The TrocTroc market gives food vouchers for cans and plastic, providing an incentive for cleaning up the environment

Indigenous groups continue to be among the most threatened populations in the world. Places like the Amazon are facing historic problems, such as deforestation, and now must deal with environmental concerns like waste. After witnessing an influx of plastic and cans littering the area, Benki Piyako, a spiritual leader of the Amazon’s Ashaninka tribe, had an idea for a shop that lets customers swap these recyclables for food vouchers. Partnering with House of Indians, he created the TrocTroc market.

The market was established in Acre, which is situated near the borders of Brazil and Peru. In this store, customers can bring in recyclables to be weighed and exchanged for food vouchers. These products are then sent to a nearby recycling plant for processing. The store offers only local produce to support local farmers and the community.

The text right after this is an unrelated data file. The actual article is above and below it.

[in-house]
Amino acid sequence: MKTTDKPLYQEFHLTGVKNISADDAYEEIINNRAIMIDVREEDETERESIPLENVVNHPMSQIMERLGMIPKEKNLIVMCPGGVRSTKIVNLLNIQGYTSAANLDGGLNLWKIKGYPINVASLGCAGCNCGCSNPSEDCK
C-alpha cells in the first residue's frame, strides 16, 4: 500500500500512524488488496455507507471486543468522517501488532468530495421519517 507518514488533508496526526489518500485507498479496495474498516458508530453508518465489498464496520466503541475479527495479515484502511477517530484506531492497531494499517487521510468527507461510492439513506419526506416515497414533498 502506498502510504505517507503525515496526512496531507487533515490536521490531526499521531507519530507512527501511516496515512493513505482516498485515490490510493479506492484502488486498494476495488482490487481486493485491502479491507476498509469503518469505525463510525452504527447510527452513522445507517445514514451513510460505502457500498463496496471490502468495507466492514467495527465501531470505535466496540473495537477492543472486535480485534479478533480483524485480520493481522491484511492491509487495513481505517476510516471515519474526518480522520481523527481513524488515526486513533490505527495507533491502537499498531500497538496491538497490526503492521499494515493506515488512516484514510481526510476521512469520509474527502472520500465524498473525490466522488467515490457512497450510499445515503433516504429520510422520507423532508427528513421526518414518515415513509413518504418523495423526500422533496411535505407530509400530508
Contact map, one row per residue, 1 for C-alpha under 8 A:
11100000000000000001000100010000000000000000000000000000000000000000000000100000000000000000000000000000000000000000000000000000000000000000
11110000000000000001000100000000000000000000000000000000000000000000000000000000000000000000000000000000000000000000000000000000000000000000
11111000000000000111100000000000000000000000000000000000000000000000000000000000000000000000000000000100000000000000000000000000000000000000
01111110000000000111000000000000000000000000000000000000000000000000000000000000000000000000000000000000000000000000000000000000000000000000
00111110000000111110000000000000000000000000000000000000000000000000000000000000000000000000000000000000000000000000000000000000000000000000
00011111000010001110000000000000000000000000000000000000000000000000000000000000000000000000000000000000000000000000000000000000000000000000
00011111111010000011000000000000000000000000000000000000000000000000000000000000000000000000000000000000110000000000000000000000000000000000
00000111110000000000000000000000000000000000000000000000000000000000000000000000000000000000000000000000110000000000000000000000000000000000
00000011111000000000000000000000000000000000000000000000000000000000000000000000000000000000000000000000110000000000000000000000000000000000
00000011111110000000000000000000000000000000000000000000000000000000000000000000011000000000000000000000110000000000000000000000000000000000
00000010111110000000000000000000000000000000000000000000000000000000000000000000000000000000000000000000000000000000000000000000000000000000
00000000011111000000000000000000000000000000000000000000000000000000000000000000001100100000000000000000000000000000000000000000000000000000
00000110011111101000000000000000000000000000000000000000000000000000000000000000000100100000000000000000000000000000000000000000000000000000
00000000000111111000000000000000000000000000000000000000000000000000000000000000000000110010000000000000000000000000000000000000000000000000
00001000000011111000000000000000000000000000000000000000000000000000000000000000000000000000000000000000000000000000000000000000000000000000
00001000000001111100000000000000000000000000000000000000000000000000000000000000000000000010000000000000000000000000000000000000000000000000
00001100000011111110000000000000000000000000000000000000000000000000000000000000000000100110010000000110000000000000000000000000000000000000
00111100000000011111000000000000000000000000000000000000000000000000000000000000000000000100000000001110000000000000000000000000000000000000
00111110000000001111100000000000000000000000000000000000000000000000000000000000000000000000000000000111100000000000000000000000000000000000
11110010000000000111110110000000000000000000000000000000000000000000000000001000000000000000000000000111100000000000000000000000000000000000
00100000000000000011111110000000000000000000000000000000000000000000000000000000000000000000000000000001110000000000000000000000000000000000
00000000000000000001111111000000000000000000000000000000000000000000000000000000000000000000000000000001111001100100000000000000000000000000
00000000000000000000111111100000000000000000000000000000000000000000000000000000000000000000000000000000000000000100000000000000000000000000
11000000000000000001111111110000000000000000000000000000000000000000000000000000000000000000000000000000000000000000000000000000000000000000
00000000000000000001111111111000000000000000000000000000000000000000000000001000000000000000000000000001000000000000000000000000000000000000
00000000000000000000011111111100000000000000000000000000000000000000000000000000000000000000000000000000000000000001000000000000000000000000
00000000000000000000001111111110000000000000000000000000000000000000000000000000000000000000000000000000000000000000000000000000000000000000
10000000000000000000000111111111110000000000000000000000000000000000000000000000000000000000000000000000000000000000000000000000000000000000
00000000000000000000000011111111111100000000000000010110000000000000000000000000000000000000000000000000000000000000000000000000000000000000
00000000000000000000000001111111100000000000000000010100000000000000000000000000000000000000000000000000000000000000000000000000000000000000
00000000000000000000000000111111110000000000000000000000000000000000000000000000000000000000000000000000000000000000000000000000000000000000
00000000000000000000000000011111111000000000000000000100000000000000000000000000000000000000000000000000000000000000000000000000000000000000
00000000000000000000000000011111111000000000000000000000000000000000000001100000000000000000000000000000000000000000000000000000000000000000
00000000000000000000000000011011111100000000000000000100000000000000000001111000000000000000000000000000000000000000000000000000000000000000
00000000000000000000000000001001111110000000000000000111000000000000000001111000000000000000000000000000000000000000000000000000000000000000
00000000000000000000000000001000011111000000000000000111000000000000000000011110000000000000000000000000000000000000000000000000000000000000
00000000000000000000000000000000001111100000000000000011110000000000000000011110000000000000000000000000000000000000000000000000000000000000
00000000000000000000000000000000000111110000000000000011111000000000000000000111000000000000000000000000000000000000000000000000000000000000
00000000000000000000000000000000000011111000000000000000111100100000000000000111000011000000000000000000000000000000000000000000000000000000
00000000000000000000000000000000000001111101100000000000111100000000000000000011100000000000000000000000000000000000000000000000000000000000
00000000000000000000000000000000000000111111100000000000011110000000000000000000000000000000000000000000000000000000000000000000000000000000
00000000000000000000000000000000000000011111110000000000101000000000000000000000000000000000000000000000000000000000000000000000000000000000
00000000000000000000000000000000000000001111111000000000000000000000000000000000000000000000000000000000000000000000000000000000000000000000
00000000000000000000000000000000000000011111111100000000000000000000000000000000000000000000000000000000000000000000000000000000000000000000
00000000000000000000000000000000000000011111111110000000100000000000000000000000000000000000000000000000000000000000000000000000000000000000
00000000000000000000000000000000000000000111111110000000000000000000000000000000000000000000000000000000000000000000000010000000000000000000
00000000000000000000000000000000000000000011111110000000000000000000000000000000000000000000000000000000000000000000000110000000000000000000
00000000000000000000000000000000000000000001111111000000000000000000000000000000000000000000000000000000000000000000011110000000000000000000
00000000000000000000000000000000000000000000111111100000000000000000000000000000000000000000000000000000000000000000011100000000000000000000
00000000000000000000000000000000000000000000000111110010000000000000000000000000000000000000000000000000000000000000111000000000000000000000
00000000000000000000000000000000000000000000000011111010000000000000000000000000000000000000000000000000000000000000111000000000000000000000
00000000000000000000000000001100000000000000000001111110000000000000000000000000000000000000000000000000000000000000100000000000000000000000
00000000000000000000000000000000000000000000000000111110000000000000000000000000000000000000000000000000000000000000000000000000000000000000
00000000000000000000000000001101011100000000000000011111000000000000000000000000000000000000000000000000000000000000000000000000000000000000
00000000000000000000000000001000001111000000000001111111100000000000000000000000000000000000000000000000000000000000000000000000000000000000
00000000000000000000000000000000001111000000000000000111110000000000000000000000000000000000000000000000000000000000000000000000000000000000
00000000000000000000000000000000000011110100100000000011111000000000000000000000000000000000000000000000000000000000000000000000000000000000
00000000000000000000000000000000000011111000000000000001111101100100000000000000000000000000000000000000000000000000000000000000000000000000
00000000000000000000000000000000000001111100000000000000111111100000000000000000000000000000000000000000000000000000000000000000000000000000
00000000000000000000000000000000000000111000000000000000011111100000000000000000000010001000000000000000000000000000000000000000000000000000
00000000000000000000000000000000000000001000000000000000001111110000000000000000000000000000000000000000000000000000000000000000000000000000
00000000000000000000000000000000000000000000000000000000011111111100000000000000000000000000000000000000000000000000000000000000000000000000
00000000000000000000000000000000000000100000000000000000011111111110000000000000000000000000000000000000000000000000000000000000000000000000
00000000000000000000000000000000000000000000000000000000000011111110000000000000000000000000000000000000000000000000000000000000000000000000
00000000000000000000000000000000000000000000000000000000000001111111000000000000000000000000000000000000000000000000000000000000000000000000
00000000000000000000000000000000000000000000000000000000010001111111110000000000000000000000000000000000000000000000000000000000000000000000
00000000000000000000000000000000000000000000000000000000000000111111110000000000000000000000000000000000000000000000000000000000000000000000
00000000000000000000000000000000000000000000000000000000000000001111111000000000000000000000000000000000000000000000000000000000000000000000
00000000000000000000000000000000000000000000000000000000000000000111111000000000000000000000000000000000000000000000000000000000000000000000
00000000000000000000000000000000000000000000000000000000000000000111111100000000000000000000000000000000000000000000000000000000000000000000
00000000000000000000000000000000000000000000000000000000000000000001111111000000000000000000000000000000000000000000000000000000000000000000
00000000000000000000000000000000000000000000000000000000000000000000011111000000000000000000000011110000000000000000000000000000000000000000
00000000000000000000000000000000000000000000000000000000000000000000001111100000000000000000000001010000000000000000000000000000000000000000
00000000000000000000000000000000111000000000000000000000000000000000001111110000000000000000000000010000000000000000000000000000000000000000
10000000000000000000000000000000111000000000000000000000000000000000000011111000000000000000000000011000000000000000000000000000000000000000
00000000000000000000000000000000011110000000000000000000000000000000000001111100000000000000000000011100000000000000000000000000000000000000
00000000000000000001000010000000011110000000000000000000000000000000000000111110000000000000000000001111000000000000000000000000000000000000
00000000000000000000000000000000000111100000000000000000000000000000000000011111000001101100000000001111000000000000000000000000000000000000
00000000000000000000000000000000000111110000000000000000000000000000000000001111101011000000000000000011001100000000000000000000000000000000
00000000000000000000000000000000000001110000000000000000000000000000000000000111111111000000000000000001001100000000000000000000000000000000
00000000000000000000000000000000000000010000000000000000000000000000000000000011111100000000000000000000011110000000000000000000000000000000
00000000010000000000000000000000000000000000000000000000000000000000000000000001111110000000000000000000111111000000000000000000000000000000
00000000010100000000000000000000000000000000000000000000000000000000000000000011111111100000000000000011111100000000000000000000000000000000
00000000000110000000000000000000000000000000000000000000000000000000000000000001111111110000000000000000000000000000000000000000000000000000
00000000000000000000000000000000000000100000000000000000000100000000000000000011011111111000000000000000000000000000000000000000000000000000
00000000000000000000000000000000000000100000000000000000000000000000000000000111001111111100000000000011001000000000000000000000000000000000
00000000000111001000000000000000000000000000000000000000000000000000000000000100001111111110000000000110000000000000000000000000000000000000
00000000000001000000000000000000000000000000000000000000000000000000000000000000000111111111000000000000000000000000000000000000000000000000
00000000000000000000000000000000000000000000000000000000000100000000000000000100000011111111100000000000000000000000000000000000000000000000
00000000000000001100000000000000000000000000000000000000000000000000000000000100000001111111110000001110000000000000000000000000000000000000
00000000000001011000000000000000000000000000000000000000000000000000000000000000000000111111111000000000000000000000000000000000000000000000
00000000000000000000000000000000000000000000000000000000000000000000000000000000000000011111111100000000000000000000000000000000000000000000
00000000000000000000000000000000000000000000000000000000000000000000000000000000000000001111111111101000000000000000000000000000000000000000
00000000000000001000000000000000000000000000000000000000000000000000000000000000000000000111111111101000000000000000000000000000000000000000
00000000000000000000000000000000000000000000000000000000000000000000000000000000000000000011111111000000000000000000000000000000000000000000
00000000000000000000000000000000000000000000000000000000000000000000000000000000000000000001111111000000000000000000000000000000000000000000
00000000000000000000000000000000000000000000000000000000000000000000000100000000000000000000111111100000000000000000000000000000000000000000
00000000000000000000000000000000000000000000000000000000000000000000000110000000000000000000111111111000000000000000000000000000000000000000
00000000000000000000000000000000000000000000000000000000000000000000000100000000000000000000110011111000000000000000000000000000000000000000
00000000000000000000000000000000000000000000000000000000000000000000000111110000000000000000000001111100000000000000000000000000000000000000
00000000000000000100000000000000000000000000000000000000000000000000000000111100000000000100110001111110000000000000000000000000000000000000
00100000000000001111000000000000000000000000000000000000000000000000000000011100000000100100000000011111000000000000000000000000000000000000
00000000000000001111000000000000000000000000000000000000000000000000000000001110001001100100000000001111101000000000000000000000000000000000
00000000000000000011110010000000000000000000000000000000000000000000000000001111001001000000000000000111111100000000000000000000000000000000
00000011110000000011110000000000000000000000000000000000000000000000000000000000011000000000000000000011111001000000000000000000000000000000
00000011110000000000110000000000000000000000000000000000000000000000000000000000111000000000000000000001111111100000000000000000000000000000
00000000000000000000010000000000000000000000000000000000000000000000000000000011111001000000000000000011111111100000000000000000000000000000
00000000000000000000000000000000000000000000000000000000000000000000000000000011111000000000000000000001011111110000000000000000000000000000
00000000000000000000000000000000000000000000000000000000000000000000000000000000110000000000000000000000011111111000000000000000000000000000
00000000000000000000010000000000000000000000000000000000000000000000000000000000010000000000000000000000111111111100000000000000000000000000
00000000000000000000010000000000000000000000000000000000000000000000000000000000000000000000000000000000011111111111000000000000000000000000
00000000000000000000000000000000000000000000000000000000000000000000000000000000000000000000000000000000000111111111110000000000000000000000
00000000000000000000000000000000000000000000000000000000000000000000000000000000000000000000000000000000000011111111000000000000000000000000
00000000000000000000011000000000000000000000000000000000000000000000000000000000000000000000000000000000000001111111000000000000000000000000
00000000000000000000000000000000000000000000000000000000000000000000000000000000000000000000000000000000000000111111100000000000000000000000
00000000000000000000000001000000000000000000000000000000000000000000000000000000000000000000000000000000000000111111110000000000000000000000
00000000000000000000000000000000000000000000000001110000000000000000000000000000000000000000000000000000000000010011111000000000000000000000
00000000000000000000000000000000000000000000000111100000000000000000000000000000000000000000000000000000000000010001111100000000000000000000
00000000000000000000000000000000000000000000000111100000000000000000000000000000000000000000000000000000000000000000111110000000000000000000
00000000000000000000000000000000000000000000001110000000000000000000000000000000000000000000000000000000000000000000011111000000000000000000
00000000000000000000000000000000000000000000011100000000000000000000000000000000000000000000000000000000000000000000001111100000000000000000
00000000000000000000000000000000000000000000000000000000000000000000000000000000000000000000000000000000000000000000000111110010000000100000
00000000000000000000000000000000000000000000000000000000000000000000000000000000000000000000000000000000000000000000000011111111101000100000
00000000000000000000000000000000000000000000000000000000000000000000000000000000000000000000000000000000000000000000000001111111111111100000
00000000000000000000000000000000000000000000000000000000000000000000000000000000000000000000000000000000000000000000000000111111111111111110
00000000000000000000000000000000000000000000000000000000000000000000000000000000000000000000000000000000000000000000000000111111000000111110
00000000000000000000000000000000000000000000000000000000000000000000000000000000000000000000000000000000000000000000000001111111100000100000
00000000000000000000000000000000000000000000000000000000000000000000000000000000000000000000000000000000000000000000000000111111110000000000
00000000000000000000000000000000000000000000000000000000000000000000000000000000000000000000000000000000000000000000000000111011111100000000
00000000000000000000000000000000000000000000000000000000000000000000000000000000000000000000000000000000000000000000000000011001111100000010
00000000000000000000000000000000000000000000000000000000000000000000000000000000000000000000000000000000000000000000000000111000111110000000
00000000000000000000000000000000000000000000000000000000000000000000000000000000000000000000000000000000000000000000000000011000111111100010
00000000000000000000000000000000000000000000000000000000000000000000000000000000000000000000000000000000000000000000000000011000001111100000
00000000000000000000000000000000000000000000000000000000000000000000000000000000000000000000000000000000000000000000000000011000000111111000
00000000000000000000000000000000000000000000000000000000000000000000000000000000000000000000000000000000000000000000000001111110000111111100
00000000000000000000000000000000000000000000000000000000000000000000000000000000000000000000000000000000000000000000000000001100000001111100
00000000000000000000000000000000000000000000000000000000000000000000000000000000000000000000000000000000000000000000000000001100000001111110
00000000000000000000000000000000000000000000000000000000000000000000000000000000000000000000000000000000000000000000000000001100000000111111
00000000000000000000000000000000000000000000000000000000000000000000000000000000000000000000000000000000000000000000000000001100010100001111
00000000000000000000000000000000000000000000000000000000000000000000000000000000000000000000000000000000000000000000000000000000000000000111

TrocTroc is currently accepting contributions to the project on a crowfunding page. Since there is no real system for recycling in the area, the goal is to create a chain of stores with the same concept.

TrocTroc

Indigenous groups continue to be among the most threatened populations in the world. Places like the Amazon are facing historic problems, such as deforestation, and now must deal with environmental concerns like waste. After witnessing an influx of plastic and cans littering the area, Benki Piyako, a spiritual leader of the Amazon’s Ashaninka tribe, had an idea for a shop that lets customers swap these recyclables for food vouchers. Partnering with House of Indians, he created the TrocTroc market.